New Zealand has named its first group of athletes for the Tokyo 2020 Paralympic Games - five Para swimmers who have already jointly won 20 Paralympic medals and set 14 long course world records.
Cameron Leslie, who has quadruple limb deficiency, will be seeking a fourth consecutive Paralympic title in the 150 metres individual medley in the SM4 class.
He may also be juggling his commitments in the pool with playing for New Zealand’s wheelchair rugby team, whom he helped to qualify for the rescheduled Games.
With 15 medals, Sophie Pascoe is the most decorated Paralympian from New Zealand.
Pascoe, who has a single limb deficiency, has been on the Paralympic podium regularly since the Beijing 2008 Games and won three golds and two silver at the Rio 2016 Games.
"To represent my country at my fourth Paralympic Games is a privilege," said Pascoe.
Nikita Howarth was New Zealand’s youngest ever Paralympian when she took part at London 2012 at the age of 13.
Four years later in Rio she won a gold and a bronze, and she is back for more medals in the pool having taken two years out to pursue a successful stint in Para cycling.
Howarth, who has a double limb deficiency, is in top form, having recently set a short-course world record in the women’s 100m individual medley in the SM7 class.
Tupou Neiufi was spotted as a 10-year-old by a talent identification programme in 2011.
Five years later she made her Paralympic debut in Rio, finishing seventh in the women's S9 100m backstroke.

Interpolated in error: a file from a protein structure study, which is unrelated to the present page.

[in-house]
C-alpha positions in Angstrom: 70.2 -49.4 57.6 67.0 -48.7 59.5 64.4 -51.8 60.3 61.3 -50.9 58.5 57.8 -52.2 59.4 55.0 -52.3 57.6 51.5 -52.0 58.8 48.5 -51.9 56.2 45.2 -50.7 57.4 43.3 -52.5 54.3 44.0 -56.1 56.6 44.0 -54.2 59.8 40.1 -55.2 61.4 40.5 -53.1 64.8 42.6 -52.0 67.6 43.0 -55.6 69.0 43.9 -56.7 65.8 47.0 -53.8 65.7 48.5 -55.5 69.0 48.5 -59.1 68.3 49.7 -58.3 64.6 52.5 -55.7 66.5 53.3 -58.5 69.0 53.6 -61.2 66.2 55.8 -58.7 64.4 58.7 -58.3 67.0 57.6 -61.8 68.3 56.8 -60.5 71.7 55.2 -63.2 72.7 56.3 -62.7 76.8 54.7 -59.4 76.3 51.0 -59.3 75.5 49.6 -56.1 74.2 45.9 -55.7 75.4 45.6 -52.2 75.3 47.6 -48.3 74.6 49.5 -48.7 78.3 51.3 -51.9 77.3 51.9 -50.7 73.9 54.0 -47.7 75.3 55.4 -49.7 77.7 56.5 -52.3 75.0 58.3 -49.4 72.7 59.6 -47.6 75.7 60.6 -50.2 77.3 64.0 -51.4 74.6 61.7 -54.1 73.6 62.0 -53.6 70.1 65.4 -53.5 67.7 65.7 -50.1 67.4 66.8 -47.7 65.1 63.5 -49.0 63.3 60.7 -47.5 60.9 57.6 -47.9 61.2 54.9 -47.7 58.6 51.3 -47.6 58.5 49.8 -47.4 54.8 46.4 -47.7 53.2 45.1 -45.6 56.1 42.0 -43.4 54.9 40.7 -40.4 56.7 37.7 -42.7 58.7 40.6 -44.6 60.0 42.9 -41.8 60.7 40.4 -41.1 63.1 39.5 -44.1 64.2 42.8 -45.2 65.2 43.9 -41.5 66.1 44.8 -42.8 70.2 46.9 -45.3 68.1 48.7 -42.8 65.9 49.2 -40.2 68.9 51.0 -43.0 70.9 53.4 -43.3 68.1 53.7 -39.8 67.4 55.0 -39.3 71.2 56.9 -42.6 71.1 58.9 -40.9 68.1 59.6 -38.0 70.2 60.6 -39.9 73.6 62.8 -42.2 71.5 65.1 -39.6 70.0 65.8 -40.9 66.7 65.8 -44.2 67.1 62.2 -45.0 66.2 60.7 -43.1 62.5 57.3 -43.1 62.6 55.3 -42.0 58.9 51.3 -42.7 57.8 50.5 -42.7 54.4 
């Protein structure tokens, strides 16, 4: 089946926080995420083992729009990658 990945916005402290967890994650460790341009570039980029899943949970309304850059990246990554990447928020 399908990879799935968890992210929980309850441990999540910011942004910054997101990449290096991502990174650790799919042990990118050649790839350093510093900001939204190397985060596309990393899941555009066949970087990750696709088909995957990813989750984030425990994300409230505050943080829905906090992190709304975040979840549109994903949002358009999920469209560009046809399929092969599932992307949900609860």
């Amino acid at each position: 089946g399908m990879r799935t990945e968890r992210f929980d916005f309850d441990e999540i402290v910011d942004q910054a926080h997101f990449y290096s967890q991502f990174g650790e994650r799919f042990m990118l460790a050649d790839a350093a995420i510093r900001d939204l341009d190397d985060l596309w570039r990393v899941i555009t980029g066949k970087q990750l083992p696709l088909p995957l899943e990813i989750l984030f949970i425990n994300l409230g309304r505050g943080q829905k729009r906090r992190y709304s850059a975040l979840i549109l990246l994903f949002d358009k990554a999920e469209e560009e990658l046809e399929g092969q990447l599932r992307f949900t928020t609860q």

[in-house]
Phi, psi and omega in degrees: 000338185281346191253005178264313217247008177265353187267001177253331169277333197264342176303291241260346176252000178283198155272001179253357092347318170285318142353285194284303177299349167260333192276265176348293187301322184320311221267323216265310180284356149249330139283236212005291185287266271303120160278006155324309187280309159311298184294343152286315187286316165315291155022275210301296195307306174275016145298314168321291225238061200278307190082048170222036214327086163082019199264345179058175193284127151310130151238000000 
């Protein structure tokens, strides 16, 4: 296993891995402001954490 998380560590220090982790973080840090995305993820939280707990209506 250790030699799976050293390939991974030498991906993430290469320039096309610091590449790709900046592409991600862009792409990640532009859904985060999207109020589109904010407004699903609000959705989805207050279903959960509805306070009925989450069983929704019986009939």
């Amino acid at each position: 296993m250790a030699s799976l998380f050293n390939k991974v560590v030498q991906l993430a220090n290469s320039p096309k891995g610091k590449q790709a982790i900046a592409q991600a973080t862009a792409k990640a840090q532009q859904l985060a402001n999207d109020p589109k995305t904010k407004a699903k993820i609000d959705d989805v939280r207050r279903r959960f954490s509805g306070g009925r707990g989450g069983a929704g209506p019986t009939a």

Neiufi, who has a left-sided hemiplegia - paralysis on her left-side - is world-ranked two having won silver in the women’s 100m backstroke S9 final at the 2019 Para Swimming World Championships in London.
Jesse Reynolds has been a competitive swimmer since he was 11 and made his Paralympic debut in Rio, where he swam two personal best times.
Reynolds, who has a single limb deficiency, is currently ranked sixth in the 100m backstroke in the S9 category.
"It is fantastic to announce our first group of Para athletes selected to represent New Zealand at the Tokyo 2020 Paralympic Games," said Paralympics New Zealand (PNZ) chief executive Fiona Allan.
"Cameron, Sophie, Nikita, Tupou and Jesse have recently competed at the NZ Swimming Championships and their performances have satisfied PNZ selectors that they have met the selection criteria for the Tokyo 2020 Paralympics."
The New Zealand team for the Tokyo Paralympics is expected to be at least 45-strong and feature athletes from at least eight different sports.